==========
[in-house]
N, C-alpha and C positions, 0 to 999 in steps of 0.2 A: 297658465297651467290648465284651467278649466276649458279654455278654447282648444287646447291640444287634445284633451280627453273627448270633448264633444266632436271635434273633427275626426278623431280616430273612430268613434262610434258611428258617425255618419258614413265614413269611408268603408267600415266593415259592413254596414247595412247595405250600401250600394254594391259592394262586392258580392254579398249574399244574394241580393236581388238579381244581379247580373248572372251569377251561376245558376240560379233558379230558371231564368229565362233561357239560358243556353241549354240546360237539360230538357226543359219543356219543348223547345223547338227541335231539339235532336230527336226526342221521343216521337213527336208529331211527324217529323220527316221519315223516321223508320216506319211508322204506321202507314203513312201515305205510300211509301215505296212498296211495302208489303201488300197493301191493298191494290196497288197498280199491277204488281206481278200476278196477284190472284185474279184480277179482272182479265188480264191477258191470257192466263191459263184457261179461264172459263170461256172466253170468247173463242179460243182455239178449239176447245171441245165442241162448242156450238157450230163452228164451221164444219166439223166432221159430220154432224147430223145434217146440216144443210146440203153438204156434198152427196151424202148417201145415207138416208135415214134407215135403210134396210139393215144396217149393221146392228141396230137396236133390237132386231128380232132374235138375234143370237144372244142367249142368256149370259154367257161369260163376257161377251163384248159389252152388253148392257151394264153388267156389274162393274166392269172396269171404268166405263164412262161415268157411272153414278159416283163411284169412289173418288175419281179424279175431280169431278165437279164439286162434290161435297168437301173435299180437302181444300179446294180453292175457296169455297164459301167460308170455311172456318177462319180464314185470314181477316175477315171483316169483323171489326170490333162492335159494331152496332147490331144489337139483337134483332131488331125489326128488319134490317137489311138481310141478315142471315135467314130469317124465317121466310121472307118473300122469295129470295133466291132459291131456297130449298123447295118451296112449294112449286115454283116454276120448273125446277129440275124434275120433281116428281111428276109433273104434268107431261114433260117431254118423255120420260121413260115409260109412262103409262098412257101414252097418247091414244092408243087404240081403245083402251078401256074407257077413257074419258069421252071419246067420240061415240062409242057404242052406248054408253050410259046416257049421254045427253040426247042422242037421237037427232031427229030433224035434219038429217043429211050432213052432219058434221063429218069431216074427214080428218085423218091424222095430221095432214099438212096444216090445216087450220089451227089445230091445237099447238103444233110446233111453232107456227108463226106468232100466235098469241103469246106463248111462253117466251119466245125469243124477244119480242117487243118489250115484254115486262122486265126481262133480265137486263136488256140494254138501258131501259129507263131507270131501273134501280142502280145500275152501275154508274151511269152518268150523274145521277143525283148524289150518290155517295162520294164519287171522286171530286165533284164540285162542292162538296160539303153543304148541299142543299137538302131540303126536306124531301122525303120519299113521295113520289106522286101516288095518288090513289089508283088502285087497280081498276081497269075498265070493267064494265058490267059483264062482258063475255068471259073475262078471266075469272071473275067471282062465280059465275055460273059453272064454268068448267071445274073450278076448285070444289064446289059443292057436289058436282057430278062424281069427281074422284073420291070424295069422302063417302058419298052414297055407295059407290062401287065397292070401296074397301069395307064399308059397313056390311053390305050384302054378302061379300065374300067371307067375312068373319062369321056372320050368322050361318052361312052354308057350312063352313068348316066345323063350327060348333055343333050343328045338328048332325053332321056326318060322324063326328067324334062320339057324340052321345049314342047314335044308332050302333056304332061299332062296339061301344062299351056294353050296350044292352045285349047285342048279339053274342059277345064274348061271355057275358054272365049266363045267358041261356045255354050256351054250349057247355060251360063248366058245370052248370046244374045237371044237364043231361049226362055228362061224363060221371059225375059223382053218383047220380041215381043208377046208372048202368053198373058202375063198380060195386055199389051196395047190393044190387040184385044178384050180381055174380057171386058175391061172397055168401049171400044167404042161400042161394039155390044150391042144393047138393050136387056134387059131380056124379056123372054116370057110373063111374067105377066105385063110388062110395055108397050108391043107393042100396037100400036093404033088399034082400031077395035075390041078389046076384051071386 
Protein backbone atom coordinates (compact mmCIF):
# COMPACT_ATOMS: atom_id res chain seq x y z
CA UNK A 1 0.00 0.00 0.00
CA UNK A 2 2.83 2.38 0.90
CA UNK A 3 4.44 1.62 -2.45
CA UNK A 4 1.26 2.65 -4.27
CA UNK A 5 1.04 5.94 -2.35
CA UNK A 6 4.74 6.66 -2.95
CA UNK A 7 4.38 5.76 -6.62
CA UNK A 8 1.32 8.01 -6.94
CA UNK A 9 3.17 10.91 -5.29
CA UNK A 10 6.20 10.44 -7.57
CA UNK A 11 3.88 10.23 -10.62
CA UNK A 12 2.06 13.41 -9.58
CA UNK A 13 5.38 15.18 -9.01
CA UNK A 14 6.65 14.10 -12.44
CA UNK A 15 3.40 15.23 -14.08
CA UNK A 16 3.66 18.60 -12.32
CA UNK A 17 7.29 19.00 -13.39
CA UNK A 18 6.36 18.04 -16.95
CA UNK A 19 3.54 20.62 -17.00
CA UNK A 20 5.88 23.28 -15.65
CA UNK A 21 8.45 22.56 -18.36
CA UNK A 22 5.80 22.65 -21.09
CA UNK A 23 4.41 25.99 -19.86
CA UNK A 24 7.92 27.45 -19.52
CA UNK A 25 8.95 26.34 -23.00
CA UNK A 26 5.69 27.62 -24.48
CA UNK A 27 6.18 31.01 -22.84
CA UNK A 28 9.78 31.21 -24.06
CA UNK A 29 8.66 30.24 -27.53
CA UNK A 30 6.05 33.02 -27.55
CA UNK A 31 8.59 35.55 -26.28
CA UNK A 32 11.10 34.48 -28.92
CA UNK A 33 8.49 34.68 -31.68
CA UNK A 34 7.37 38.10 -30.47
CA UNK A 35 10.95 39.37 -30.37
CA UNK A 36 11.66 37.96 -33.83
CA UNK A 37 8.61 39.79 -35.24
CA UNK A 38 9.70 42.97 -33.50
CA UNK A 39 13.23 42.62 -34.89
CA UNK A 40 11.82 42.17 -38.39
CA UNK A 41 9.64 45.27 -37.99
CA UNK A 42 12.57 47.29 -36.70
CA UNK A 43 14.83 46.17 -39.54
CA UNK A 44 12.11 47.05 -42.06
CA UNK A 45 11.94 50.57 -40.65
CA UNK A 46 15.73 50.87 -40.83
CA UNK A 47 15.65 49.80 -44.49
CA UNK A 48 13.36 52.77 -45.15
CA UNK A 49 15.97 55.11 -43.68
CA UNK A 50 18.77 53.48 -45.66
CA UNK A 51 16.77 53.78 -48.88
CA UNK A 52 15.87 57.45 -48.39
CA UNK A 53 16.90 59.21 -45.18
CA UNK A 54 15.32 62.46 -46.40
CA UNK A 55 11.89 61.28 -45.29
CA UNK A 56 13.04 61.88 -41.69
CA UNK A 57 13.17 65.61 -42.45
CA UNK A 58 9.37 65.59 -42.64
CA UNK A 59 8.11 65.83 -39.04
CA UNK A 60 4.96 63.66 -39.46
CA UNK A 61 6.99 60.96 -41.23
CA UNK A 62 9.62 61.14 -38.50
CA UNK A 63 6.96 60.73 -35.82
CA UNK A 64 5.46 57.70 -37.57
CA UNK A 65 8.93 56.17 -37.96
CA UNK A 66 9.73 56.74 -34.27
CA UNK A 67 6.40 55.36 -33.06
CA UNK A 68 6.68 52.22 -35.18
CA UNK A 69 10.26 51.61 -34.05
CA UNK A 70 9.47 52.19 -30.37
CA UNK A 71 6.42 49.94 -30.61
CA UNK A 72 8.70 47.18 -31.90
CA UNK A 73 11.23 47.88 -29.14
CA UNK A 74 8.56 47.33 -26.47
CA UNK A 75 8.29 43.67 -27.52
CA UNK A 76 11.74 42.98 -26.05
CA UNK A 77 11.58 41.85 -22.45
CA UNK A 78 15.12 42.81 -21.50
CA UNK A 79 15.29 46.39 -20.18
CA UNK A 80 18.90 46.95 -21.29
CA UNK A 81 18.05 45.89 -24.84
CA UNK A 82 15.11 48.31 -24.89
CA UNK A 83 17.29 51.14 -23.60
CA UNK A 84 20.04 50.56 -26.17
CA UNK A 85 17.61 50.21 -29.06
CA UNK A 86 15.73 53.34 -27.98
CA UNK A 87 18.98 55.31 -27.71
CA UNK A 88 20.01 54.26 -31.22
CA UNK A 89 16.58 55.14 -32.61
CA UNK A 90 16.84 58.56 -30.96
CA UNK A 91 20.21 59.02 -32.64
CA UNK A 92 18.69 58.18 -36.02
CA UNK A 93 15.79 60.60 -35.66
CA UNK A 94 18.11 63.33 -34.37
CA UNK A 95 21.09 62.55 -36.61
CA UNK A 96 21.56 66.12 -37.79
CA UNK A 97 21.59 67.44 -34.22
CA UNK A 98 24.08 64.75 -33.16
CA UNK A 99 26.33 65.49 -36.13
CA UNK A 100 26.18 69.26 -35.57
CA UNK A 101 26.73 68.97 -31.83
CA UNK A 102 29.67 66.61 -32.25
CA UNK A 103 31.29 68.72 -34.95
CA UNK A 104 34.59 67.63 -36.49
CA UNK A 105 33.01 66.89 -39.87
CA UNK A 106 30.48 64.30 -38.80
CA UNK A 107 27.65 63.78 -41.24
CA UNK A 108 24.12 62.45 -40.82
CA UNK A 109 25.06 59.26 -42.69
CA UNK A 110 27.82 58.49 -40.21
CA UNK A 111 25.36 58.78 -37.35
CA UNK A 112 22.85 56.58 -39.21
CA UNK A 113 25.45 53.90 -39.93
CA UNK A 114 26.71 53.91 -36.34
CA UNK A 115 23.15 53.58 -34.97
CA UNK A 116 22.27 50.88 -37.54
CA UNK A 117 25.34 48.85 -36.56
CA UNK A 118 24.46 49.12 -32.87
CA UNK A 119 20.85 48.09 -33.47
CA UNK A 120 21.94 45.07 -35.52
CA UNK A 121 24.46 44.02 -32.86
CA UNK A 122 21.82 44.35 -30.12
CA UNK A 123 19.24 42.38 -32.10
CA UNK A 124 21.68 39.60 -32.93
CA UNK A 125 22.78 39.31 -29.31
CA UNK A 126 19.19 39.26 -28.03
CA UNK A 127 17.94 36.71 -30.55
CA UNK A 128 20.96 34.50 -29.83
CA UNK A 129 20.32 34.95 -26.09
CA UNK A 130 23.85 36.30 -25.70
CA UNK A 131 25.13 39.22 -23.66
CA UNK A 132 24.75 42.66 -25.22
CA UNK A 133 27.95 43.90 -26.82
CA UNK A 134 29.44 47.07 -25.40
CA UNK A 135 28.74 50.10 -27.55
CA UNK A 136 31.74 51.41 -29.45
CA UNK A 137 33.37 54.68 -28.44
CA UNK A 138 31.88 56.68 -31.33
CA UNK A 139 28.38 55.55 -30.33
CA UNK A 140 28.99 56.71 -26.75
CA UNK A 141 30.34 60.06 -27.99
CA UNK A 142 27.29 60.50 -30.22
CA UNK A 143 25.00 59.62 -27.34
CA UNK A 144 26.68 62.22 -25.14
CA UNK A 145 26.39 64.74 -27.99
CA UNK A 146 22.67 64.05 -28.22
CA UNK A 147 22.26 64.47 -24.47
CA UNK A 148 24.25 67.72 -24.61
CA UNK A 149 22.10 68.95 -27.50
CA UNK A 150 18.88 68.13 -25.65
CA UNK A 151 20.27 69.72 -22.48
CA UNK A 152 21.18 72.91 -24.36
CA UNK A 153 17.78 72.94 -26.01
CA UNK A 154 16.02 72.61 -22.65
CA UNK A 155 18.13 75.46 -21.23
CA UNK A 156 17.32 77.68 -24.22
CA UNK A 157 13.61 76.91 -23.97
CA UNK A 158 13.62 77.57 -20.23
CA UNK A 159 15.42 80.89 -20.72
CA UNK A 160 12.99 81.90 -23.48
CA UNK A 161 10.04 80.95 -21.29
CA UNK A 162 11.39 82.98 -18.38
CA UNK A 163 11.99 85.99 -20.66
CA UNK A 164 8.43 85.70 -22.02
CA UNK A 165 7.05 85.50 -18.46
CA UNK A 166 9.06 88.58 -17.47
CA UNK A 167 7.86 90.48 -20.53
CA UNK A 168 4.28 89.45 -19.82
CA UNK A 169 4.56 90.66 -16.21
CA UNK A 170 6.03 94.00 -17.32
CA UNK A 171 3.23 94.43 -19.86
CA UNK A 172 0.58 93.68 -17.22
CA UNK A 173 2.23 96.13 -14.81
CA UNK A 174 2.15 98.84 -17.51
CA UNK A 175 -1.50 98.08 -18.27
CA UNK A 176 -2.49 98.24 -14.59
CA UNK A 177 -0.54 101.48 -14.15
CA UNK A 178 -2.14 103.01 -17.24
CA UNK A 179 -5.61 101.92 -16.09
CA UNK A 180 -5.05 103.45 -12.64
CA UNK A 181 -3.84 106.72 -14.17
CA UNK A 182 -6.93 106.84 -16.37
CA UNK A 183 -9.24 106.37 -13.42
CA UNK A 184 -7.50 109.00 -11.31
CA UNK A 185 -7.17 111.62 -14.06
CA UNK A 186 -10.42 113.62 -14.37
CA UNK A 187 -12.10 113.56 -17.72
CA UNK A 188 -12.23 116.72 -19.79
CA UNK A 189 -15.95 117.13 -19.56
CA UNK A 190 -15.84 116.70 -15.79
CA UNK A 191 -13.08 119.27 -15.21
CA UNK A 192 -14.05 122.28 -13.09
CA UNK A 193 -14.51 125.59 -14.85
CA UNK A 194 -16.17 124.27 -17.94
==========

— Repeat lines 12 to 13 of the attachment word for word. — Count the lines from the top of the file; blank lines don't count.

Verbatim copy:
CA UNK A 8 1.32 8.01 -6.94
CA UNK A 9 3.17 10.91 -5.29